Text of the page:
The foundation of spiritual and material welfare is education. A society based on education is able to see to the needs of its members and provide the stability required by comprehensive development. Theology is a field of science that provides general knowledge. In feedback given by employed theologians, the significance of knowledge is highlighted. In the words of a recent master’s degree graduate: “In itself, a degree based on extensive general knowledge is an unquestionable asset in terms of employment. Theologians have the opportunity to find positions in an extremely wide range of fields.” The propagation of knowledge requires tools, the ability to conduct dialogue, as well as interaction and empathy. Many theologians are employed in positions that require interaction skills and the ability to execute understandable and clear communications, along with compassionate encounters. In fact, theology per se is a field that emphasises understanding and communication. Theologians are taught the conflict resolution skills especially needed in multicultural work environments. The Faculty of Theology hosts the Religion, Conflict and Dialogue Research Centre, which produces information on the role of religions in conflicts and their resolution. The centre pays particular attention to questions of gender in the promotion of equality and peace.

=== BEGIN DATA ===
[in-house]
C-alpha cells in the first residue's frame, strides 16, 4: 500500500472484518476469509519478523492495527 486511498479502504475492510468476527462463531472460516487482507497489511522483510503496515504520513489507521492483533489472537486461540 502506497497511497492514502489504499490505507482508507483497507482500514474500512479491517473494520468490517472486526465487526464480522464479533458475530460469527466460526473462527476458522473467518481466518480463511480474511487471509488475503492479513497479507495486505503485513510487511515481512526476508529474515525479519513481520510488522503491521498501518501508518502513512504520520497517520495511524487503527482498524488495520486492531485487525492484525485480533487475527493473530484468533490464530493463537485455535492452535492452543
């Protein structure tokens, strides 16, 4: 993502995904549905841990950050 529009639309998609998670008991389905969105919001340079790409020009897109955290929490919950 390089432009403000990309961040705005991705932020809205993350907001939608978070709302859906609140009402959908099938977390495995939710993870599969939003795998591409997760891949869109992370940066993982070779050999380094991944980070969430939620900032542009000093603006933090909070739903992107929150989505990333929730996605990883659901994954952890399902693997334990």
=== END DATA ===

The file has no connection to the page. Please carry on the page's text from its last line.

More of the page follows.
Theology’s success in its mission can be used to measure the importance of the theological research and education field, using as indicators the experiences of Faculty of Theology graduates concerning the professional skills provided by a degree in theology and their employment opportunities.

According to the latest career monitoring survey of the University of Helsinki, 76% of the graduates from the Faculty of Theology consider the ability to describe their personal expertise important or very important in terms of finding employment. A share of 87% believe that at the least they are able to utilise the competence gained at the University well. Comprehensive theological education that increases general knowledge retains its benefits in the job market.

Based on the employment rate of theologians, there is demand for experts of the field in a wide variety of positions. The unemployment rate for theologians is low. Statistics show that the year 2015, for example, was difficult in general in terms of employment: the overall unemployment rate in Finland was 9.4%, while among theologians, however, it was only 5%.

Many kinds of jobs are available to those with a theological background. Theologians work in positions associated with more than 200 professional titles, 90% of them notably in positions corresponding with the academic educational level in theology. These positions are far more varied than simply being employed within the church. In a survey conducted in 2015 on education and competence needs in the theological field, 38% of respondents worked as priests in the Evangelical Lutheran Church of Finland, 19% as teaching staff in schools and 36% in other positions in public and private sectors in organisations, the culture sector, the social and health sector, business administration and government.


Antti Räsänen

Dean of the Faculty of Theology

University of Helsinki

In the series Science Advocates, people describe the significance of research and research-based teaching for themselves. Read the other instalments on the Researchmatters website (scroll down)..